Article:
Site Logo
Site Logo

Comparing pension drawdown charges

By Mike Narouei, Content Producer at Boring Money

28 Feb, 2020

Comparing pension drawdown charges is tough. So we've done it for you.

As detailed in a full article in the FT, Boring Money has calculated the charges over a 25 year period of 10 UK platforms and advisory firms.

We were asked to model the total charges of a £1 million pension account for someone who was going into ‘drawdown’.


The DIY platforms

Boring Money’s analysis found that those with a sizeable pension who choose the DIY route could expect charges from 0.5 per cent a year (all passive investments, and taking regular income payments) to 1.25 per cent (actively managed funds and slightly less predictable withdrawals). Tiered charges mean these percentages will vary over the years as your investments grow. In the table above, Boring Money has used a snapshot of percentage charges at year 10 for ease of comparison. Although the differences between the platforms appear slight when expressed in percentage terms, the impact of these charges on a £1m investment could add up to as much as £60,000 over 25 years. On this 25-year assumption, Interactive Investor, the UK’s second-biggest consumer investment platform, produced the lowest fees in the sample group, of £346,000 compared with its larger rival Hargreaves Lansdown at £417,000. Ms Mackay says that providers who offer fixed fees are substantially cheaper for large investment portfolios than the ad valorem method, which charges a percentage of the funds invested.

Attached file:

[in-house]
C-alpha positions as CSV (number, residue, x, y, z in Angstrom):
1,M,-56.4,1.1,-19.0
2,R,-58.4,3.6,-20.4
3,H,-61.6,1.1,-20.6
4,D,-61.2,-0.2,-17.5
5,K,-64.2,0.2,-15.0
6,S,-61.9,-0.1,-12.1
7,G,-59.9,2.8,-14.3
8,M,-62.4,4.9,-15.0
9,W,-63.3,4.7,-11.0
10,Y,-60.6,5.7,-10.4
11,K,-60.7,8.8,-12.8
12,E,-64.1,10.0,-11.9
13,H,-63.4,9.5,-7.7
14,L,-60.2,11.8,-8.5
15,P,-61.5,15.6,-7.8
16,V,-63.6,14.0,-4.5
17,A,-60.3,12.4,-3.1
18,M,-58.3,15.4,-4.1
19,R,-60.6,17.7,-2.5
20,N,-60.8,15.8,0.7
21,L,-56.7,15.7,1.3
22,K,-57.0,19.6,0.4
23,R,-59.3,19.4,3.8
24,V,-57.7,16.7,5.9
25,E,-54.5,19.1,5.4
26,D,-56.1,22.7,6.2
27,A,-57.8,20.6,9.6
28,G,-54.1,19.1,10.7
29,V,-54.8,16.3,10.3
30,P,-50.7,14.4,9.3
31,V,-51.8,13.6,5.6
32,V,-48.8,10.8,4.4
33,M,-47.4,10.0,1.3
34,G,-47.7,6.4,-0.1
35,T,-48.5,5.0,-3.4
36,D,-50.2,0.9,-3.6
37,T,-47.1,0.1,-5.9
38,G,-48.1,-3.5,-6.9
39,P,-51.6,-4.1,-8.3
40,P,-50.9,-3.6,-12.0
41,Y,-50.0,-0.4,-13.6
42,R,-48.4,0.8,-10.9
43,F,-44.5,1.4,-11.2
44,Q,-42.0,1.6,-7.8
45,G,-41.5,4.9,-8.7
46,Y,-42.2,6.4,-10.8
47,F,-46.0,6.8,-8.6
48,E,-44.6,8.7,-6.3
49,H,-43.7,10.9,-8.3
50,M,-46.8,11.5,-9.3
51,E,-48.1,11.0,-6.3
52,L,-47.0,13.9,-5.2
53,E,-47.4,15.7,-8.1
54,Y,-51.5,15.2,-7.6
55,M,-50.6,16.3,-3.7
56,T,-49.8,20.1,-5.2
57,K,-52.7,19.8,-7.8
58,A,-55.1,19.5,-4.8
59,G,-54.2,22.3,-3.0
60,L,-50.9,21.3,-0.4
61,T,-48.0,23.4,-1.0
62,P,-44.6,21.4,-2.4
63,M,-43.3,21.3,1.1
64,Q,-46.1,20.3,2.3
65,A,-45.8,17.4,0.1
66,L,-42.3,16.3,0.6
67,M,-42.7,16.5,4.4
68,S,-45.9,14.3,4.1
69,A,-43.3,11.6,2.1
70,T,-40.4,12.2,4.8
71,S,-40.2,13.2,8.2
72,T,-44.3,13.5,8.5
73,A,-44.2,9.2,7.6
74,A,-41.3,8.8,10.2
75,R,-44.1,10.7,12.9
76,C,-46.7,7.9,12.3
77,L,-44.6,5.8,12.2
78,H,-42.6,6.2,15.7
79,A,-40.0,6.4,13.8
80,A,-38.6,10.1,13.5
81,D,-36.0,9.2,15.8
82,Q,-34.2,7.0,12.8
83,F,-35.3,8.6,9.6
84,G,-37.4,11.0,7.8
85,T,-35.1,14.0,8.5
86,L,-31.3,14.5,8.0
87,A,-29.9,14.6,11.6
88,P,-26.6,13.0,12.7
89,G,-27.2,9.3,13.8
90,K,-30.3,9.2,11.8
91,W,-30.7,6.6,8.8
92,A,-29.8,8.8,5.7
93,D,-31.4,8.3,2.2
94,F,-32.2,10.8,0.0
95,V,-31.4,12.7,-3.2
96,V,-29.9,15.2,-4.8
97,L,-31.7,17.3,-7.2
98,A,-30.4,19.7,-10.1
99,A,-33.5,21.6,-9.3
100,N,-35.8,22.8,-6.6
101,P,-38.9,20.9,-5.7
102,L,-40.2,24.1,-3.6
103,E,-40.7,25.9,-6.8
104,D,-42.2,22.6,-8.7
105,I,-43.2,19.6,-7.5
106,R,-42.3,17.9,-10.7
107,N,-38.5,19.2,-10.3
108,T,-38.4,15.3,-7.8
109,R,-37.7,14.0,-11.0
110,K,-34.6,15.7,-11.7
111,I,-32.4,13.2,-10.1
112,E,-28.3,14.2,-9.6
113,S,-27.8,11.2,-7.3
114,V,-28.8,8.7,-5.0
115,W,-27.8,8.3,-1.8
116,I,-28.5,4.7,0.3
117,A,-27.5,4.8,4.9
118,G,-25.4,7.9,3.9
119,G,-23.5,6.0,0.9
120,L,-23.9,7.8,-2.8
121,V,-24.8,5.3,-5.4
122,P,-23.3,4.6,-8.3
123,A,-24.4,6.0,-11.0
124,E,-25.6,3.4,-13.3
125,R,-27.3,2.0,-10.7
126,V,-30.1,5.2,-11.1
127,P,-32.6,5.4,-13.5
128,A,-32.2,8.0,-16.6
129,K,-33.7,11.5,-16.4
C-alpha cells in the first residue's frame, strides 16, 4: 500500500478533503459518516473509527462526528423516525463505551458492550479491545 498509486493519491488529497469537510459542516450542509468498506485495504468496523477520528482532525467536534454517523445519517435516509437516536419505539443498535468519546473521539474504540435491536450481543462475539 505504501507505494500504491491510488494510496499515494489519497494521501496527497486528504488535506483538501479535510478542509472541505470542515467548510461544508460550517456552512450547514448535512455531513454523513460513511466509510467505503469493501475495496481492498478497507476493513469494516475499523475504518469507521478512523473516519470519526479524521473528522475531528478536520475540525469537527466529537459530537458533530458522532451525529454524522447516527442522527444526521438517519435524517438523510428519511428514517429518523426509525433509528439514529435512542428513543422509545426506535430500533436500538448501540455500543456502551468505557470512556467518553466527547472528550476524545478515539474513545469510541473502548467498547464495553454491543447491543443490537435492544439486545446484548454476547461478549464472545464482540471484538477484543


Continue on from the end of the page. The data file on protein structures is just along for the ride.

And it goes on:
Our methodology

Boring Money’s analysis compared the cost of investing a £1m self-invested personal pension (Sipp) using drawdown services provided by 10 DIY investment platforms and advised services.

The analysis of costs and charges was based on information firms displayed on their websites, and in one instance, an customer’s statement of charges, supplemented with phone calls and emails to the firms in question.

Where the advice fees were not specified, Boring Money assumed initial advice fees of 1.5 per cent and ongoing advice fees of 0.75 per cent.

Unless specified to the contrary, Boring Money assumed portfolios were 100 per cent invested in funds with an ongoing charges fee (OCF) of 0.75 per cent.

In the analysis of the impact of investment charges on a £1m portfolio over 25 years, Boring Money assumed 5 per cent annual returns with no withdrawals made over the period. As some advisory firms have high initial charges that then fall, the percentage charges are modelled on the portfolio valuation after 10 years.

What about financial advisers?

When you throw advisory fees into the mix, working out the impact of charges on your pension investments becomes much more difficult. Customers who need a helping hand to manage their pension investments have a much tougher time getting to grips with costs as not all of the firms analysed disclosed fee information on their websites. However, the analysis showed the differences in fees and assumed investment outcomes was more dramatic. As a rule of thumb, all of the advised services charged ongoing fees of between 2 and 2.5 per cent for advice and investment management on pensions drawdown products. Again, when you take these seemingly small percentages and apply them to a £1m investment over 25 years, the charges really mount up. At Schroders Personal Wealth, backed by Schroders and Lloyds Banking Group, the cumulative charges could total £664,000 over that period, according to Boring Money’s analysis — the lowest of the five advised services compared. In contrast, charges levied by Succession Wealth, the UK’s leading independent wealth management and financial planning business, could total about £815,000. Assuming no withdrawals were made over the 25-year period and annual growth of 5 per cent, the Schroders’ investor would be left with £2.17m and the Succession investor £1.9m — a difference of £270,000.

You can read the full piece .